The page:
Top 10: Thinking about how Waco would respond to an influx of immigrants
Top 10 “Most Opened” Blog Posts of 2019: # 1
By Grecia Chavira
I am a DACA-mented teacher in Waco.
By that I mean I’m a beneficiary of “Deferred Action for Childhood Arrivals”, or DACA. This executive action was implemented by the Obama administration in June of 2012. DACA provides protection from deportation and work authorization for young immigrants, often referred to as DREAMers, who have completed high school and arrived in the United States before their sixteenth birthday. This benefit gives me protection, but it often feels like an undeserved privilege.
Lately I’ve felt that my “privilege” didn’t start with DACA, it started when I began my journey as an immigrant into the United States almost 20 years ago. I realize now that the start of my story as an immigrant is starkly different than most.
When I was 8 years old, I arrived in Waco on a charter bus with my family by my side. I didn’t need to cross the desert with a coyote (a human smuggler who leads immigrants across the border illegally). I was never in danger of being raped, trafficked or lost. I wasn’t separated from my parents at the border. I was safe.
I vividly remember arriving to Waco after midnight at a yellow and green gas station. I remember running off the bus and hugging my aunt, who was anxiously awaiting our arrival. During my first year in the States, various family members graciously shared their home with my family. I didn’t live in an overcrowded detention center- I didn’t endure sexual abuse from prison guards. I was safe. I was home.
These memories arise with a sense of guilt as I read recent news of immigrants traveling thousands of miles in search of a safer and better future for themselves and their children. My parents had the same goals, but we were lucky. We were fortunate enough to have family connections, resources and a church community. We were welcomed. We were not considered a burden or a punishment.
Things couldn’t be more different for the 50,000 immigrants who have been released into San Antonio from December to March after being processed and detained at the border. The influx that occurred at the end of March included about 500 hundred asylum-seeking immigrants arriving in San Antonio. Many of these had traveled from Guatemala, Honduras and El Salvador fleeing violence, in search of safety.
Thankfully, local non-profit organizations such as American Gateways and Catholic Charities came together to rally around the immigrant families. These groups coordinated hundreds of volunteers who helped the families book tickets to travel to their final destinations or to contact family members.
Recognizing the magnitude of the situation, the city of San Antonio set up a resource center in an empty store to help the local non-profits provide enough food, clothing, and medical services to the immigrant families. City staff provided children books to read while the adults sought out legal services. As an immigrant, my heart hurt for the hardships that my immigrant brothers and sisters suffered in their search for a better life, but my Texan heart beamed with pride as San Antonio stepped up to meet their needs with love and dignity.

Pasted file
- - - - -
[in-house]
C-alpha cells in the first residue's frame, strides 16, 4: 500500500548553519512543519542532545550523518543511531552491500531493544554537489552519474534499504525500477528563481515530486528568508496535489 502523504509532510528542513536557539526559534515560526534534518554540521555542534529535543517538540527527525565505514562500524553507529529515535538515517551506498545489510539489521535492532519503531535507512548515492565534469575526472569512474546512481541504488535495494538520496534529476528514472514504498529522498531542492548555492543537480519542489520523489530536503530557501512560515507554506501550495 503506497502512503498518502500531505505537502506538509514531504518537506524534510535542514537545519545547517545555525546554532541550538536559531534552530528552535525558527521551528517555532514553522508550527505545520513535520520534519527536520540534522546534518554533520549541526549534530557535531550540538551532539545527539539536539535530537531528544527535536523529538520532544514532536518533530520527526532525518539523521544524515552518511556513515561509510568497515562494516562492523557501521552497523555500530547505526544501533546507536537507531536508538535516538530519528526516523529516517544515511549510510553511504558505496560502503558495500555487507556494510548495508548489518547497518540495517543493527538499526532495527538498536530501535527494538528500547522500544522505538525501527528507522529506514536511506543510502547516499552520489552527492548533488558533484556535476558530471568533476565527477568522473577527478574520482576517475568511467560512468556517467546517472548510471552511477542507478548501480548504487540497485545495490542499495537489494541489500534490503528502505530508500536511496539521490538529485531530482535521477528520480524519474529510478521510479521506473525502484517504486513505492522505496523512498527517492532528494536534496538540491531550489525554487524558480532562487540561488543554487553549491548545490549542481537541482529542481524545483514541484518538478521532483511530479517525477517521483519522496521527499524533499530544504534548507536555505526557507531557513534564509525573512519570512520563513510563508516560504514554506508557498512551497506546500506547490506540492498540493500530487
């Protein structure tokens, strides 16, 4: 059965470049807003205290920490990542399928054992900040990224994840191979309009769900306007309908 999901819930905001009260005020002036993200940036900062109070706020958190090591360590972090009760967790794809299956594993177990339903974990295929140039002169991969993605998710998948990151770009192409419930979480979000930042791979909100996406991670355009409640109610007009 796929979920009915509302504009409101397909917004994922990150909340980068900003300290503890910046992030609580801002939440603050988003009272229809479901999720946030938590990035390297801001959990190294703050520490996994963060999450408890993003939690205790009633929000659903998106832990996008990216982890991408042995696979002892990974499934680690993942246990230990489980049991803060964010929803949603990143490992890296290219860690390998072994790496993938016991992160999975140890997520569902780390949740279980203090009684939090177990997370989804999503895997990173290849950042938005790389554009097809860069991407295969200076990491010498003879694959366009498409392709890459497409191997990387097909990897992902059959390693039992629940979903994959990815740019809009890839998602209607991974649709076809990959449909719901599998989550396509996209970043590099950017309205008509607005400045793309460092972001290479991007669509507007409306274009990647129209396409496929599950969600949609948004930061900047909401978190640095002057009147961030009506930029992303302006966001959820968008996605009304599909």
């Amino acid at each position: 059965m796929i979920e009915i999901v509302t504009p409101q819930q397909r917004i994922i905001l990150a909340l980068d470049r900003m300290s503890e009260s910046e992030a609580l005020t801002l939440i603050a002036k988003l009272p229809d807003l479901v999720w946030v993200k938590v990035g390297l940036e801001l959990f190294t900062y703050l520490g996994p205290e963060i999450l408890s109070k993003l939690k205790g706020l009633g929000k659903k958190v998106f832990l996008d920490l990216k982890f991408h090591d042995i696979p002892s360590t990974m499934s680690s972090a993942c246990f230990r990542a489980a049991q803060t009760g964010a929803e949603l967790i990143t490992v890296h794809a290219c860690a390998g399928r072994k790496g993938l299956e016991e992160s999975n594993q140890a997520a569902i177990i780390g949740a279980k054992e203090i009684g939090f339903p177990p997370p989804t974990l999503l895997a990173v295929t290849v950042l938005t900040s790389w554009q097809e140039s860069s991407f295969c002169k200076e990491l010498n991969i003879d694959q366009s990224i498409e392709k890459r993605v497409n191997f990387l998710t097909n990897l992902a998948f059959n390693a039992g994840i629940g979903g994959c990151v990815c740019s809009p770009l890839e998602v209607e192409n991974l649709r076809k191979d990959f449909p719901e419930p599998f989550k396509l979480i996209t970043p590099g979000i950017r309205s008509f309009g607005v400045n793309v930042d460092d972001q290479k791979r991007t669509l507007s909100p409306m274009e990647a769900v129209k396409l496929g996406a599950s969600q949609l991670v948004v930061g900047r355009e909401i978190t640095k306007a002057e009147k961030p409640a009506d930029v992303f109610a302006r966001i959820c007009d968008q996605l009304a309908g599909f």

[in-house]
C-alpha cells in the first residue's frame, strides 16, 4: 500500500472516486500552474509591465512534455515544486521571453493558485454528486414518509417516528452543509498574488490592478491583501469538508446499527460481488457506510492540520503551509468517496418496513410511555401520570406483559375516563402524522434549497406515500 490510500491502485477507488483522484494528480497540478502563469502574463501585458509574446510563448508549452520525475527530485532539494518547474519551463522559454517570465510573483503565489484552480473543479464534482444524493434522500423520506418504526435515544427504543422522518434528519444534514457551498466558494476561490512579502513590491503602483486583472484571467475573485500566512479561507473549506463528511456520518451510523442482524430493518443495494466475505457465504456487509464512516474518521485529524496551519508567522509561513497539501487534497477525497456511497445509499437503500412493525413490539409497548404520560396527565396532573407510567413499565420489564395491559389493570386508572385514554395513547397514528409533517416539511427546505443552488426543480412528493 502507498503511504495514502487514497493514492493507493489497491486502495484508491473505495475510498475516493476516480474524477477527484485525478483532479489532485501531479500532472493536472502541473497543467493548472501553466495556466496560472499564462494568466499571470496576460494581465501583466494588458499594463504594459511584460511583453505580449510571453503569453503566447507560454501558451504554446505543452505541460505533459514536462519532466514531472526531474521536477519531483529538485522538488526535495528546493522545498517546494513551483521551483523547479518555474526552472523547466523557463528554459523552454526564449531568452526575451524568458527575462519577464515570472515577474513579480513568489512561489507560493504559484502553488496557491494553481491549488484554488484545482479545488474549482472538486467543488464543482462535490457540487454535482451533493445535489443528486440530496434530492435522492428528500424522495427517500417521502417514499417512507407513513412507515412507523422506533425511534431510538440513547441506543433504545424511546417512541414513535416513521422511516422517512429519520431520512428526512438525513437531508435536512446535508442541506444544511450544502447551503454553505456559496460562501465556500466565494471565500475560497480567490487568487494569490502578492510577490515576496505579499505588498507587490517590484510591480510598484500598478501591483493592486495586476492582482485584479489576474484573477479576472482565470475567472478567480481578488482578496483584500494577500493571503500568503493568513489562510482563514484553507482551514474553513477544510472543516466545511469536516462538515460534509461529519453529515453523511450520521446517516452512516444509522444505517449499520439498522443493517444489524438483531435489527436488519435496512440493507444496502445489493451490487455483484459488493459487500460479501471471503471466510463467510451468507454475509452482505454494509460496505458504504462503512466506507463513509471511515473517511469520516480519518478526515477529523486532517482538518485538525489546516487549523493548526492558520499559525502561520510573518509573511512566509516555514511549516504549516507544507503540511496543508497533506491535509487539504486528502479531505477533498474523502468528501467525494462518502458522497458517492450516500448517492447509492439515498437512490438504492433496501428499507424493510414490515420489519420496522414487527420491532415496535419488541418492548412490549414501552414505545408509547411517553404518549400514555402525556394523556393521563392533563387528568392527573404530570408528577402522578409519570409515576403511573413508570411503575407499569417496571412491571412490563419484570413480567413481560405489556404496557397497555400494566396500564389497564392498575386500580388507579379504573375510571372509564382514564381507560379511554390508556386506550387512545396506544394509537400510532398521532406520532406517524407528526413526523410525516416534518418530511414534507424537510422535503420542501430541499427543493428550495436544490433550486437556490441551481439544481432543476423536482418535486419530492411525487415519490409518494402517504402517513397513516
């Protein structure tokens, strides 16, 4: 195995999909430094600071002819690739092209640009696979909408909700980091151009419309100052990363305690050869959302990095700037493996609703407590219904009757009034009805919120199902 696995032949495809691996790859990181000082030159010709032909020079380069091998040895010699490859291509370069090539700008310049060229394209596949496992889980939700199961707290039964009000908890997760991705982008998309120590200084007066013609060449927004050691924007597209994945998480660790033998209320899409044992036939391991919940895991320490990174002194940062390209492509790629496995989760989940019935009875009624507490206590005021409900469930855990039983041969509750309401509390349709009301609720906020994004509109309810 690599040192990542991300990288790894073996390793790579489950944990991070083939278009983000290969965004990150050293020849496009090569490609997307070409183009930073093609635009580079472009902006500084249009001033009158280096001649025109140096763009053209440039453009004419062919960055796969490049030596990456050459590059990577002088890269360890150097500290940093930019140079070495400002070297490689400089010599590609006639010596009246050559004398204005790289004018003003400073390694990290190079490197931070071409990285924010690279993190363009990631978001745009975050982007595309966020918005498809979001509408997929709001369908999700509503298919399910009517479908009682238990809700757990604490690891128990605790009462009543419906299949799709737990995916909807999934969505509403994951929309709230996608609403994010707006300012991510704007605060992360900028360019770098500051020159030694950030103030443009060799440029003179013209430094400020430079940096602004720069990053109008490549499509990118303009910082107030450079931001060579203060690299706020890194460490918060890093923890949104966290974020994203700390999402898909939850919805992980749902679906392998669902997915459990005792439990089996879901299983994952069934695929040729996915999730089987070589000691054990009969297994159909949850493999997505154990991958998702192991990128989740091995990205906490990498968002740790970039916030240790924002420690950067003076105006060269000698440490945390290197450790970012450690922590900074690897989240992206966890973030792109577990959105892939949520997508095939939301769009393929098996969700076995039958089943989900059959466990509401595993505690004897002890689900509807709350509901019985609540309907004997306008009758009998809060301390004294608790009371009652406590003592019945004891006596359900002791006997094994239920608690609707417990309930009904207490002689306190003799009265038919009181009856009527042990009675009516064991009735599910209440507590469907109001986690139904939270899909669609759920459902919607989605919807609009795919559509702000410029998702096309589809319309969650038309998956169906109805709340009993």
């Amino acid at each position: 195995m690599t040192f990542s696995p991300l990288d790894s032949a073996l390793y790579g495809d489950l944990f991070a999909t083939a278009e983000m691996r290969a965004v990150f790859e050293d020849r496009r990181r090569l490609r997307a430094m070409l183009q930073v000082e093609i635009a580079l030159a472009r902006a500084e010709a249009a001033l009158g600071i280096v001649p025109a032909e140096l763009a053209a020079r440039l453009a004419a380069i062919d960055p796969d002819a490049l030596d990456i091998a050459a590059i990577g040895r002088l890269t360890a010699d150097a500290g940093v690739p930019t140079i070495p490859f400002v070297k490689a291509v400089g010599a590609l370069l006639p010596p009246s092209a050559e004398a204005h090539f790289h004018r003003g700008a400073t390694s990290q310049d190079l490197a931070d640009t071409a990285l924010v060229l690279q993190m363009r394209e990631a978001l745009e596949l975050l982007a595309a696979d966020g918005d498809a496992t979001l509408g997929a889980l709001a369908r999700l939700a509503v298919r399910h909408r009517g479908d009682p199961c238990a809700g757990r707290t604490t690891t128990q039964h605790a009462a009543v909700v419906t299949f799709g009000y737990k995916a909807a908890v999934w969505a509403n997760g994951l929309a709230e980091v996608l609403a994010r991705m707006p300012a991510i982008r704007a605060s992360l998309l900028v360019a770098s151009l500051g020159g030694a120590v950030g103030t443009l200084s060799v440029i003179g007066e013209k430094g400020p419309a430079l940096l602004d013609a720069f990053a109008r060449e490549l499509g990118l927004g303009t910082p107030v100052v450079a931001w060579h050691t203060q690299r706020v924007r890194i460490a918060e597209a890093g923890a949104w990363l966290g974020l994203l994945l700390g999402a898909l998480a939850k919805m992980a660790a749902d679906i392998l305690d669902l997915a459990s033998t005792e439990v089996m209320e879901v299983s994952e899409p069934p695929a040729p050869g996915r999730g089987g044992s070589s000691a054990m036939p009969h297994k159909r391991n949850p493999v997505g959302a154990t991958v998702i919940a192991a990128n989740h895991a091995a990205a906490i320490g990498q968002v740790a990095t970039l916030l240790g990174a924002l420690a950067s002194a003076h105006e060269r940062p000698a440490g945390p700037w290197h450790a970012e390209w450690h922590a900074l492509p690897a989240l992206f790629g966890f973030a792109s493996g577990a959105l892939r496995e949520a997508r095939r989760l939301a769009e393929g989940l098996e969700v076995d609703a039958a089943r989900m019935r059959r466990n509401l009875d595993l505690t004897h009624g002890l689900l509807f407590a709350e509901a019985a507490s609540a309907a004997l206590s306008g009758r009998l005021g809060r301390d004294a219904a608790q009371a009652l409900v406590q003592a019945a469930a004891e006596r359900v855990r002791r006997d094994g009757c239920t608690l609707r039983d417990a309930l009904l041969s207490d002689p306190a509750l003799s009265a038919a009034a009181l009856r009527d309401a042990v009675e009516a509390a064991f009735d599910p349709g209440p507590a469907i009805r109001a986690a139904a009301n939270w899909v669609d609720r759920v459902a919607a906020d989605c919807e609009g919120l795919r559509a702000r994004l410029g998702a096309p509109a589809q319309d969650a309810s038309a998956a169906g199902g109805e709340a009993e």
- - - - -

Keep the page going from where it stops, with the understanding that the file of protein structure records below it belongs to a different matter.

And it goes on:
As I discussed these events with my good friend and local immigration attorney, Anali Looper, we wondered how Waco would handle high numbers of immigrant arrivals. Would the City step in and help our local non-profits meet their needs? Would churches show love and compassion by opening up their facilities to be used as temporary housing? Would volunteers rally as they did in San Antonio? I would hope so. But hoping isn’t enough.
Living in Waco, Texas, has never felt scary to me. I remember a childhood filled with security and love. I attended Waco public schools, where teachers loved me, motivated me and led me toward success. My teachers advocated for me and broke ground with me as an undocumented Valedictorian at University High School. As a child, I attended a small Hispanic church where I was shown to appreciate my community and to love my neighbor as myself. Now I attend a large multi-cultural church that focuses on missions around the world.
As a Wacoan, I would like to see the City of Waco and the community prepare a contingency plan for treating immigrant families with the same dignity and respect that would be awarded to US Citizen families who have been displaced by floods, hurricanes or fires. I would like for my students, many immigrants or children of immigrants themselves, to learn the value of human life and the power of community. I would like my students and their families to feel safe and loved, just like I did growing up, just like I do now.
I want to have faith that my adoptive hometown would be as
welcoming and generous should we have to respond to a situation like San
Antonio. I would hope and pray for a similar response, but would it be done?
For more information about American Gateways please refer to the website: www.americangateways.org.
Grecia Chavira is a 2nd grade teacher in Waco ISD. She grew up in Waco and graduated from Baylor University. She always dreamed of being a teacher for English Language Learners. She is a part of the community advisory committee for American Gateway, a local non-profit that provides low-cost immigration legal services. She enjoys working out, practicing yoga and visiting local restaurants with her husband, Enoc.
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